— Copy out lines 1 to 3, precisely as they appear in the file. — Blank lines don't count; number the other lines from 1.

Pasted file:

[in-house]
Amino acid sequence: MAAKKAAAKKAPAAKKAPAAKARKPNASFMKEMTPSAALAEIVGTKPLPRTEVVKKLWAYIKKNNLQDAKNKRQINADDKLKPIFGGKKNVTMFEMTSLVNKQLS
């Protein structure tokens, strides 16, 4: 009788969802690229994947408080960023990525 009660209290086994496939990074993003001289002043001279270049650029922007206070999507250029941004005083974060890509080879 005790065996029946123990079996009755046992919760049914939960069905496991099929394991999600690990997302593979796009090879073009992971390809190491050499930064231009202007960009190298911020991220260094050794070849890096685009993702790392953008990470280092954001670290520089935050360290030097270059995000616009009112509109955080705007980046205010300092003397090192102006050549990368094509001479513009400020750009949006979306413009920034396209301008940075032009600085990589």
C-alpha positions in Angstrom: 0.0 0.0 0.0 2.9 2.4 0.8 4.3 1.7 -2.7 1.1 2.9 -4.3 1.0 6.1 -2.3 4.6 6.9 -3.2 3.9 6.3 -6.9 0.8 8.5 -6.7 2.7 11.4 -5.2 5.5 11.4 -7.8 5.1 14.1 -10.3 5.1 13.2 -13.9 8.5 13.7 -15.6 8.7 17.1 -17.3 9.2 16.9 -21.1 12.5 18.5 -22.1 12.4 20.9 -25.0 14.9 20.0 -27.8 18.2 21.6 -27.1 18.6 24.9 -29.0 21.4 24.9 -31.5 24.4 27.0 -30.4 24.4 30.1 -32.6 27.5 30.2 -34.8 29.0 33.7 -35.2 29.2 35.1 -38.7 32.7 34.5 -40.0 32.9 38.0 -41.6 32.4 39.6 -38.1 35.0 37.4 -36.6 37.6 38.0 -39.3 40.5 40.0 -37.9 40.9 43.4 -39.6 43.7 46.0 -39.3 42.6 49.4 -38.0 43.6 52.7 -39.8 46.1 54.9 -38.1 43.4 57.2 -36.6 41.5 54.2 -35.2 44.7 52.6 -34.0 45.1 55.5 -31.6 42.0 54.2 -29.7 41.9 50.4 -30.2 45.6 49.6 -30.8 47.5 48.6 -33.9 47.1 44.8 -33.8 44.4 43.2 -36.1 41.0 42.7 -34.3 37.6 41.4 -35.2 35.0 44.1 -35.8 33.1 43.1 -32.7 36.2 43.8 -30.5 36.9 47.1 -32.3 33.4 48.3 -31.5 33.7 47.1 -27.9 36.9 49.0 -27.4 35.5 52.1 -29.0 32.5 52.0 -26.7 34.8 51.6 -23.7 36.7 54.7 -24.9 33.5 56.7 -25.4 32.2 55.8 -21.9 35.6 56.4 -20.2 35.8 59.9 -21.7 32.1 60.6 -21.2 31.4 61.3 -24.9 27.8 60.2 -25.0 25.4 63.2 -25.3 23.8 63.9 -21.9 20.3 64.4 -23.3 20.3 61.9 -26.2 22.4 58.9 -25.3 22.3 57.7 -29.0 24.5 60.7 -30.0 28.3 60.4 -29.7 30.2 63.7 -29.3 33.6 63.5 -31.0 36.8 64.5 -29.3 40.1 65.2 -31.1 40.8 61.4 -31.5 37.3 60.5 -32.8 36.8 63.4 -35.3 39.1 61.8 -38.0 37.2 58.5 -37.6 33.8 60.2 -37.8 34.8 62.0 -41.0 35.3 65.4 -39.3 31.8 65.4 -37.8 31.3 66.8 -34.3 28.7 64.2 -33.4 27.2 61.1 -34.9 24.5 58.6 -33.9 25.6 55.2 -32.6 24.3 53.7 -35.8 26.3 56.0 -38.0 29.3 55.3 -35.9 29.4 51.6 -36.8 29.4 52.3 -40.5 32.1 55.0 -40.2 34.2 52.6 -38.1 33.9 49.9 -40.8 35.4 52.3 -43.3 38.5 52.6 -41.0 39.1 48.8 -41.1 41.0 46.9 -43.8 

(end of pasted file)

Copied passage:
[in-house]
Amino acid sequence: MAAKKAAAKKAPAAKKAPAAKARKPNASFMKEMTPSAALAEIVGTKPLPRTEVVKKLWAYIKKNNLQDAKNKRQINADDKLKPIFGGKKNVTMFEMTSLVNKQLS
């Protein structure tokens, strides 16, 4: 009788969802690229994947408080960023990525 009660209290086994496939990074993003001289002043001279270049650029922007206070999507250029941004005083974060890509080879 005790065996029946123990079996009755046992919760049914939960069905496991099929394991999600690990997302593979796009090879073009992971390809190491050499930064231009202007960009190298911020991220260094050794070849890096685009993702790392953008990470280092954001670290520089935050360290030097270059995000616009009112509109955080705007980046205010300092003397090192102006050549990368094509001479513009400020750009949006979306413009920034396209301008940075032009600085990589």